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Difference Between Bind Shell and Reverse Shell

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  • Difficulty Level : Medium
  • Last Updated : 17 Dec, 2021

A shell is a program that interprets our commands and gives the written commands to the operating system. It acts as an interface between the user and the operating system. It takes input from the keyboard and gives it to the OS, and the terminal lets you type commands and interact with the shell.

Some Popular Shell:

  • Windows PowerShell
  • Windows Command Prompt
  • bash
  • sh
  • dash
  • Born
  • Korn

Port

In simple words, a port is an opening where a connection can be made. 

For example, for visiting a website like https://geeksforgeeks.org, the connection will be established to port 443 because HTTPS and the server use port 443 for connection. Ports are the number associated with IP addresses.

Some commonly used ports are:

  • Port 20 – FTP
  • Port 22 – SSH
  • Port 25 – SMTP
  • Port 80 – HTTP
  • Port 443 – HTTPS
  • Port 465 – SMTPS
  • Port 587 – SMTP
  • Port 993 – IMAP

Bind Shell:

Bind Shell

Bind Shell

A bind shell is a sort of setup where remote consoles are established with other computers over the network. In Bind shell, an attacker launches a service on the target computer, to which the attacker can connect. In a bind shell, an attacker can connect to the target computer and execute commands on the target computer. To launch a bind shell, the attacker must have the IP address of the victim to access the target computer.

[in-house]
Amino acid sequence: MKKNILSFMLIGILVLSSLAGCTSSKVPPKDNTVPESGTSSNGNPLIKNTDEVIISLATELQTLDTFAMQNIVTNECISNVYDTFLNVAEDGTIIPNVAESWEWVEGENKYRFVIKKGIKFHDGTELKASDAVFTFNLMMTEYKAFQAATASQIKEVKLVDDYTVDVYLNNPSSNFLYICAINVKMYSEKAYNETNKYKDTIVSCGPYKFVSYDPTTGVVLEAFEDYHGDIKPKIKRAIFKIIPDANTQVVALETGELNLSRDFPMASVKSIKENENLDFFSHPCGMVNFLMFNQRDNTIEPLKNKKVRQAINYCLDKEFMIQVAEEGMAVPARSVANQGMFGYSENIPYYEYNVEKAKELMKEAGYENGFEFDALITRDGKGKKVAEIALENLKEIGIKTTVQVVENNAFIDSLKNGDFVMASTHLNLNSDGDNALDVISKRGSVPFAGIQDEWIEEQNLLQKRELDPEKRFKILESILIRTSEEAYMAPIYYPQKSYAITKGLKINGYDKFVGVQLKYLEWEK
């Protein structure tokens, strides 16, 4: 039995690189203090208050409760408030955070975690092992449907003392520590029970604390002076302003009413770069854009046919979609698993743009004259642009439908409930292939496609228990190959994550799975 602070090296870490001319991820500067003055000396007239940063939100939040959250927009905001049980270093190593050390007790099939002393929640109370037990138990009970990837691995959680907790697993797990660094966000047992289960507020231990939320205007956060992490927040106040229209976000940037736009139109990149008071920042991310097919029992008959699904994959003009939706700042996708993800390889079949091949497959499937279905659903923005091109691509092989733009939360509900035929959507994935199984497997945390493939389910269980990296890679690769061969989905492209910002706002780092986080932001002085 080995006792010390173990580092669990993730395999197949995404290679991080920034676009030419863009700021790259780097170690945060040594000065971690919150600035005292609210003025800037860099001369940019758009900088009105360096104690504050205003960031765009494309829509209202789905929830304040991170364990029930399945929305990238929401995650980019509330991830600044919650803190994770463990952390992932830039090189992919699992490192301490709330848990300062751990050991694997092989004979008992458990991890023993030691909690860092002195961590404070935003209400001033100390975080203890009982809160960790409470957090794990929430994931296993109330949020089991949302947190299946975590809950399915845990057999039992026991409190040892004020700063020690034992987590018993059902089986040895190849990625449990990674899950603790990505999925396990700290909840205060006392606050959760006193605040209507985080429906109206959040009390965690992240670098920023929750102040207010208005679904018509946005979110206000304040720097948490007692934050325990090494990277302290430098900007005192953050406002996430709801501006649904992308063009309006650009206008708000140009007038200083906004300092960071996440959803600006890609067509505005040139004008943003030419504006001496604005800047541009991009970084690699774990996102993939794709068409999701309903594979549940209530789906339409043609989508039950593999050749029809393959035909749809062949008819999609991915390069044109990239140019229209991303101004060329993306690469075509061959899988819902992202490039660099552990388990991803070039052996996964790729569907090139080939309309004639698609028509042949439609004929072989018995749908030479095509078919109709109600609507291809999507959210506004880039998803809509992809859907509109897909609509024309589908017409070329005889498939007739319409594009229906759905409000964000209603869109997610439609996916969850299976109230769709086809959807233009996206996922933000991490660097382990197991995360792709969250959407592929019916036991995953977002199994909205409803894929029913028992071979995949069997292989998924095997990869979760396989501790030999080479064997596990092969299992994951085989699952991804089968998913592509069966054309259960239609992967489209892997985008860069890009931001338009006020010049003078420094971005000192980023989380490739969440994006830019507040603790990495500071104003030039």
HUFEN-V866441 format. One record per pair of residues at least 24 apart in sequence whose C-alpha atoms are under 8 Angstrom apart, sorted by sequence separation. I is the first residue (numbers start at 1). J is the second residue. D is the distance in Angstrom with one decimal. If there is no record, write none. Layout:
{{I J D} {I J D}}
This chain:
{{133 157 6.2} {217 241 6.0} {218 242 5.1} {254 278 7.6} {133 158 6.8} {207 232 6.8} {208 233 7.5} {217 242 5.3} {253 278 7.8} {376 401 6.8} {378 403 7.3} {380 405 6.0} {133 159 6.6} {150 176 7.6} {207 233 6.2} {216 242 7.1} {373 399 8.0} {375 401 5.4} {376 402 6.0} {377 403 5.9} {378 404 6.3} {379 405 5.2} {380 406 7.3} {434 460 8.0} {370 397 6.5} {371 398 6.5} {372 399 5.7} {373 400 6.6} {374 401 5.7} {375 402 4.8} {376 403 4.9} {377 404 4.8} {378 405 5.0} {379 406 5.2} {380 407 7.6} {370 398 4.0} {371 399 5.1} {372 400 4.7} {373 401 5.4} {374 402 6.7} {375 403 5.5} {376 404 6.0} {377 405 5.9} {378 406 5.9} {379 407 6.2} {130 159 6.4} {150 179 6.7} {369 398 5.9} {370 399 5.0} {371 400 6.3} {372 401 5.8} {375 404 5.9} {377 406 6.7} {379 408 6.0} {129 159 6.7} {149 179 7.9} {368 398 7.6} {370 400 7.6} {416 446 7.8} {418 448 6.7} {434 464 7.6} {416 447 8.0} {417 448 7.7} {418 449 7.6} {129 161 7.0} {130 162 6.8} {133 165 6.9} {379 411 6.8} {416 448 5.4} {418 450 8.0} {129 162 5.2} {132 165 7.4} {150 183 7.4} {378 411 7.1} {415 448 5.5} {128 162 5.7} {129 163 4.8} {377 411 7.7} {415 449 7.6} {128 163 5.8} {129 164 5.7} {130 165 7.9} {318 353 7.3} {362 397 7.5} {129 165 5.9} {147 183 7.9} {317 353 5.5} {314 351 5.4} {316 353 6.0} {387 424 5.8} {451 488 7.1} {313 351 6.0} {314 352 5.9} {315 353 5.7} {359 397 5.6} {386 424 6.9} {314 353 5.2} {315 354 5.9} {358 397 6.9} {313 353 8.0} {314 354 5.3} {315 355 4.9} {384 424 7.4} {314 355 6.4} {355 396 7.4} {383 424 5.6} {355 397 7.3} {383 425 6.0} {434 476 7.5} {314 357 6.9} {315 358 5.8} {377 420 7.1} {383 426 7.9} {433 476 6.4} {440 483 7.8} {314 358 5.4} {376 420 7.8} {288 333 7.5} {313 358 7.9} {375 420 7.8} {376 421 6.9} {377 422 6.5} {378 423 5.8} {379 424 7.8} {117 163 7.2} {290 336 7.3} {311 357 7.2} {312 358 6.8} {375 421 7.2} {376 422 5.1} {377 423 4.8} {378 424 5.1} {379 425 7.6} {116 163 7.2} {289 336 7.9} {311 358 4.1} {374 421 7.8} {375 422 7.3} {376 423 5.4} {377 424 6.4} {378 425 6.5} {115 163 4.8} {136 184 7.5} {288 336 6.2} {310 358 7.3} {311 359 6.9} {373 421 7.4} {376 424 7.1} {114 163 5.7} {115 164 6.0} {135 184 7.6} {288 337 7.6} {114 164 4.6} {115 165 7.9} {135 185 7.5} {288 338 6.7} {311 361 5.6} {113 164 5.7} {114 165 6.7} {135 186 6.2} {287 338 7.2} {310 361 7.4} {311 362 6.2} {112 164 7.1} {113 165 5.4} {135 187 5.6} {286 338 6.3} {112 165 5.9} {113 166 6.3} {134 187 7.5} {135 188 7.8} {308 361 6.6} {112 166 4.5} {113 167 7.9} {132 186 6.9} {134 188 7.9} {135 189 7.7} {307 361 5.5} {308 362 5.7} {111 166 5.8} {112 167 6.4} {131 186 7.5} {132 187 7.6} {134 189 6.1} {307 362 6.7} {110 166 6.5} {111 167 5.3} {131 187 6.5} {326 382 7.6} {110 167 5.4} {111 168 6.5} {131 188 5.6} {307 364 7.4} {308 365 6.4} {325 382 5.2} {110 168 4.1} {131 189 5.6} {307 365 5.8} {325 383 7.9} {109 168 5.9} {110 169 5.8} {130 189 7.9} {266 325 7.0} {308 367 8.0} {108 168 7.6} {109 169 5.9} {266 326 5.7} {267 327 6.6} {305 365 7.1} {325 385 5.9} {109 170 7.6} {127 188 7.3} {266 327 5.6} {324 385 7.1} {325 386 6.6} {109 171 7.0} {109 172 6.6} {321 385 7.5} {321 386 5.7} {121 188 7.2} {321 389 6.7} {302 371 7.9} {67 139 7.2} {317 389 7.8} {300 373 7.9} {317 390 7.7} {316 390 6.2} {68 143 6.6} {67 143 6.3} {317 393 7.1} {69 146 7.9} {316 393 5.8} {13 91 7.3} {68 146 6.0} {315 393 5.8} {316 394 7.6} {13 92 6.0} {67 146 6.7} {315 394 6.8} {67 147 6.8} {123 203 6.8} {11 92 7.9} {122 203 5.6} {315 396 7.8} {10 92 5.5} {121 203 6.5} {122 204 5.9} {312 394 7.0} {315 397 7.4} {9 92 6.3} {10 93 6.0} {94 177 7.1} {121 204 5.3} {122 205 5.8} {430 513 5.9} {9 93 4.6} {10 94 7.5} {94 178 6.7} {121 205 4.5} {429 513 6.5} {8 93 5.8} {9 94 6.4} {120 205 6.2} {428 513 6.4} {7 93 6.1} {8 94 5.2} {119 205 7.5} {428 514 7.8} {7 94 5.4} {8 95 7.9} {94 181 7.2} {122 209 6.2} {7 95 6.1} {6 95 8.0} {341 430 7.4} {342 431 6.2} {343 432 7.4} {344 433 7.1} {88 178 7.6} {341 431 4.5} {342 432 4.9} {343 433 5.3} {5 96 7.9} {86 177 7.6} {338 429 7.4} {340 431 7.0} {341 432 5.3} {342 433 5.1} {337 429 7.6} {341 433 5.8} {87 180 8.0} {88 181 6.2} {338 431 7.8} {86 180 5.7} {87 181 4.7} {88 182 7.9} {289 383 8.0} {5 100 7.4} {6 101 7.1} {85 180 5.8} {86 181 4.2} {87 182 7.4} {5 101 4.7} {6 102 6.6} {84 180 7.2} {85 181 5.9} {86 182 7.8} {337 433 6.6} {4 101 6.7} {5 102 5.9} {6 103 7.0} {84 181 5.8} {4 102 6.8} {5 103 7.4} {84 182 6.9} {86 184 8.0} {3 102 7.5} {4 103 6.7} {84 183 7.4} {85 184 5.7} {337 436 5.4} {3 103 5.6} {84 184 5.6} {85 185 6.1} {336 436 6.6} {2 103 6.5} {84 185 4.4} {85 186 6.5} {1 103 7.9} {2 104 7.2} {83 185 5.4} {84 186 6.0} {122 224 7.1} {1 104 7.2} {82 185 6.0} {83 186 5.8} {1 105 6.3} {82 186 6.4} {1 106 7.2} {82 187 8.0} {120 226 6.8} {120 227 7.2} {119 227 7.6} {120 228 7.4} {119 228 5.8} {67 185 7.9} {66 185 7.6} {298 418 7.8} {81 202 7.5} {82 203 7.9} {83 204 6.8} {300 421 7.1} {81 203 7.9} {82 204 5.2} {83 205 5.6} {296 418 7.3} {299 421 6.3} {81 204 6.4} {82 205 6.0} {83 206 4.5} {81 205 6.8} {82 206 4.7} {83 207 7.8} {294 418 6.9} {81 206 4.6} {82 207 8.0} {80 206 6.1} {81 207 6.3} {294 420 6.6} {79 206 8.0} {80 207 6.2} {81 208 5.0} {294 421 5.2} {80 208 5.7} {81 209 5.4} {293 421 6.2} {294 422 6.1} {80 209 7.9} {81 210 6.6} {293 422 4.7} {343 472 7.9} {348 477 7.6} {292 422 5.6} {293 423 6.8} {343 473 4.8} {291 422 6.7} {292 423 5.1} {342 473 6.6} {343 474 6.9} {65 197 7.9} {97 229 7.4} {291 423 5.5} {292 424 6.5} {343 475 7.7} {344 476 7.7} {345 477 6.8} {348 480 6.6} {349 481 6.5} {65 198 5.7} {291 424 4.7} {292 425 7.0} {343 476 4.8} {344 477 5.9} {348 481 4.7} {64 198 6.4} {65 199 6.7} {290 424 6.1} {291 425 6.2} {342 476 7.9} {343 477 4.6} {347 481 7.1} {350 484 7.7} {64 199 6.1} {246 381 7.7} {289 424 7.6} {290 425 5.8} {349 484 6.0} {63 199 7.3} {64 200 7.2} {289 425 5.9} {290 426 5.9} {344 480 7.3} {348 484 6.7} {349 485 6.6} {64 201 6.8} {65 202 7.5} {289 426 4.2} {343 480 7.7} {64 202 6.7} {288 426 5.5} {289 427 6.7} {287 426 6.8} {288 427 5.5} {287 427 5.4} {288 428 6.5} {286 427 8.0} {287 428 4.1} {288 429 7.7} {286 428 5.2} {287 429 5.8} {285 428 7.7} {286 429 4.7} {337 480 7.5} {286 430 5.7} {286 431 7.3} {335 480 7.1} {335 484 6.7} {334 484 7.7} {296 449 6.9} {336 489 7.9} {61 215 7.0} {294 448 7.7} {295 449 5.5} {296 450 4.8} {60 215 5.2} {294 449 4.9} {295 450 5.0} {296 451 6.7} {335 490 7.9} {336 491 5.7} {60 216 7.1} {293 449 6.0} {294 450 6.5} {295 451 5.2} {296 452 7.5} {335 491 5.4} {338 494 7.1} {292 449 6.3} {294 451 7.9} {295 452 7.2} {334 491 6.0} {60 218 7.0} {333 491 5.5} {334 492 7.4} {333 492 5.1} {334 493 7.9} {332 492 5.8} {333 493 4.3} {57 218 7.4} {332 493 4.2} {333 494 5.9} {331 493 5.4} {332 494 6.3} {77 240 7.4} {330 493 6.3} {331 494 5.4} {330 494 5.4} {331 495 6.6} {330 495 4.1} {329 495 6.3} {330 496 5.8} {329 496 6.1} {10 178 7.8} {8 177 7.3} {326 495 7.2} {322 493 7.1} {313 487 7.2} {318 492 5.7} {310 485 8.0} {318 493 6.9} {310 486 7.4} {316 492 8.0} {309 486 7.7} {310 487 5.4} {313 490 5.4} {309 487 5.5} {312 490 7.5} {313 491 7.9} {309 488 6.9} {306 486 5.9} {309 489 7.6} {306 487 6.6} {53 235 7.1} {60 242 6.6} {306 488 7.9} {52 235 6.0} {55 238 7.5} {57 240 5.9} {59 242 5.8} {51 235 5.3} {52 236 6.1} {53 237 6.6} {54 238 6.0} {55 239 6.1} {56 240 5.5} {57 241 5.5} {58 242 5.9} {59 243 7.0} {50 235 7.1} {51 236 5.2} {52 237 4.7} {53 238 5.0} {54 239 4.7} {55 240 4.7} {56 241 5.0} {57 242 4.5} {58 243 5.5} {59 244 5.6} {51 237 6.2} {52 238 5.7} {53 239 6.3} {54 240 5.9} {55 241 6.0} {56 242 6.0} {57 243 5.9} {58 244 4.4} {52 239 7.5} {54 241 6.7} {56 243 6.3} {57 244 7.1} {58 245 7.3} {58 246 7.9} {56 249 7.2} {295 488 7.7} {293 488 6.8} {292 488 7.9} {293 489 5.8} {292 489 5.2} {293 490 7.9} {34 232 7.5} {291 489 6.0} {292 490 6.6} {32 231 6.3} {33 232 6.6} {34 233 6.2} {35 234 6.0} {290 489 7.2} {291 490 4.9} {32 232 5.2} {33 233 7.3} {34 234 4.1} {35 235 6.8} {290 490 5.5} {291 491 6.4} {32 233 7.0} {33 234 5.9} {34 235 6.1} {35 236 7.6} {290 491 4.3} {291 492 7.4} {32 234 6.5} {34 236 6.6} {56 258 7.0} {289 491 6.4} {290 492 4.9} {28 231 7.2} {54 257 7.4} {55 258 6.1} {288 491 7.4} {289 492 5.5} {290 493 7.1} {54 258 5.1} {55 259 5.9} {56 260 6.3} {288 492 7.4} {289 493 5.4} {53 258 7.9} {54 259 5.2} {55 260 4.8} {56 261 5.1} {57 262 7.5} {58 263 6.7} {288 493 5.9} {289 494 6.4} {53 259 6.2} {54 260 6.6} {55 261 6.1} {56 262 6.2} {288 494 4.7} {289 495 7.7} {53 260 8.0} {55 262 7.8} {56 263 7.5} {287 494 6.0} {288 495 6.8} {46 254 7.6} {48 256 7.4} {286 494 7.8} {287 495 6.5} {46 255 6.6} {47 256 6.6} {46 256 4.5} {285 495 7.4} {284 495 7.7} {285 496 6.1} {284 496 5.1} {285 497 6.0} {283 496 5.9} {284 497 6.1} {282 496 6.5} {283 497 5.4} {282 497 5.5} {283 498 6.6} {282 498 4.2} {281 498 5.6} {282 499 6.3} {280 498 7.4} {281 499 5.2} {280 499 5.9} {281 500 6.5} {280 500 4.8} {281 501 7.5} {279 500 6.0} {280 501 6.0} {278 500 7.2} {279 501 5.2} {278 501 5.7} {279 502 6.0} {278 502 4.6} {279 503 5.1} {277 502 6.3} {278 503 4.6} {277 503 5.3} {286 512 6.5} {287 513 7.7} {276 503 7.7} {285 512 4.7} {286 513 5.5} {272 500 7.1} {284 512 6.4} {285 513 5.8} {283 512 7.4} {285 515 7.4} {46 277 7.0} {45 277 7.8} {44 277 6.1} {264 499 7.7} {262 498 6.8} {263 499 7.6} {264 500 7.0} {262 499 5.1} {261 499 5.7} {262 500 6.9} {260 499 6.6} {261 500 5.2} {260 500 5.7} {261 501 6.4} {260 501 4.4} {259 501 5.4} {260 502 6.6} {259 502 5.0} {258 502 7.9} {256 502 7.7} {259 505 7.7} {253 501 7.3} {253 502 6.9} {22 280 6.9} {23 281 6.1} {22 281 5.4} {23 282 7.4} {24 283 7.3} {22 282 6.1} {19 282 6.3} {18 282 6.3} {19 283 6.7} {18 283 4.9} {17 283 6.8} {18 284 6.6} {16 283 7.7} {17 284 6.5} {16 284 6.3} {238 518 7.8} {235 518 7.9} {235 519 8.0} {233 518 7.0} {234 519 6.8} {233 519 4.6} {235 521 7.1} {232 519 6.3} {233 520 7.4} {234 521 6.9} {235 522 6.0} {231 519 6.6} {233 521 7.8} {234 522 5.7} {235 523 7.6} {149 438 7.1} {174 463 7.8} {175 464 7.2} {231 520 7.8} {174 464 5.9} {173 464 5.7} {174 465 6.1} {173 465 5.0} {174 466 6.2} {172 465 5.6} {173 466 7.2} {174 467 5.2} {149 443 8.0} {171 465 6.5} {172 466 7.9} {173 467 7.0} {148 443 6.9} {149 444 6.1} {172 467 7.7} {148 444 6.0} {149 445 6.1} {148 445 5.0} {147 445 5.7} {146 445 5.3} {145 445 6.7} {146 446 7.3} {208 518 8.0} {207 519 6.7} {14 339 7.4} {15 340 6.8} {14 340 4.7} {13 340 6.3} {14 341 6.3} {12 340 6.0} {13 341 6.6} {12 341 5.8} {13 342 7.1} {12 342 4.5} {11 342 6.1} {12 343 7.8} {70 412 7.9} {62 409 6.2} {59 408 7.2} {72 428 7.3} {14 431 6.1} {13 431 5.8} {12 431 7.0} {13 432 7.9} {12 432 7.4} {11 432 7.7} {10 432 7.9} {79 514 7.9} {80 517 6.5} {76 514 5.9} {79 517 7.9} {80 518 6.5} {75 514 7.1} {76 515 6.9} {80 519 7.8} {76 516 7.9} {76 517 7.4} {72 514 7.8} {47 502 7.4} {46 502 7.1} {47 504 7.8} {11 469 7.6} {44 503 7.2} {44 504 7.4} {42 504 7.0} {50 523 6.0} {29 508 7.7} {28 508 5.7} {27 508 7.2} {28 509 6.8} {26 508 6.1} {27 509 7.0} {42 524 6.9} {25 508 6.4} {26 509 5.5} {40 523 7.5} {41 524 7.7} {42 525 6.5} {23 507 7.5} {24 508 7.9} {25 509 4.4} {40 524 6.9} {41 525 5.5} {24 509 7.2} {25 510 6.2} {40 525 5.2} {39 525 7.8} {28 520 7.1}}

Reverse Shell:

Reverse Shell

Reverse Shell

A reverse shell or connect-back is a setup, where the attacker must first start the server on his machine, while the target machine will have to act as a client that connects to the server served by the attacker. After the successful connection, the attacker can gain access to the shell of the target computer.

To launch a Reverse shell, the attacker doesn’t need to know the IP address of the victim to access the target computer.

Difference Between Bind Shell and Reverse Shell

S.NO.

Bind Shell

Reverse Shell

1. Bind Shells have the listener running on the target and the attacker connects to the listener in order to gain remote access to the target system. In the reverse shell, the attacker has the listener running on his/her machine and the target connects to the attacker with a shell. So that attacker can access the target system.
2. In Bind shell, the attacker finds an open port on the server/ target machine and then tries to bind his shell to that port. In the reverse shell, the attacker opens his own port. So that victim can connect to that port for successful connection.
3. The attacker must know the IP address of the victim before launching the Bind Shell. The attacker doesn’t need to know the IP address of the victim, because the attacker is going to connect to our open port.
4. In Bind shell, the listener is ON on the target machine and the attacker connects to it. The Reverse shell is opposite of the Bind Shell, in the reverse shell, the listener is ON on the Attacker machine and the target machine connects to it.
5. Bind Shell sometimes will fail, because modern firewalls don’t allow outsiders to connect to open ports. Reverse Shell can bypass the firewall issues because this target machine tries to connect to the attacker, so the firewall doesn’t bother checking packets.
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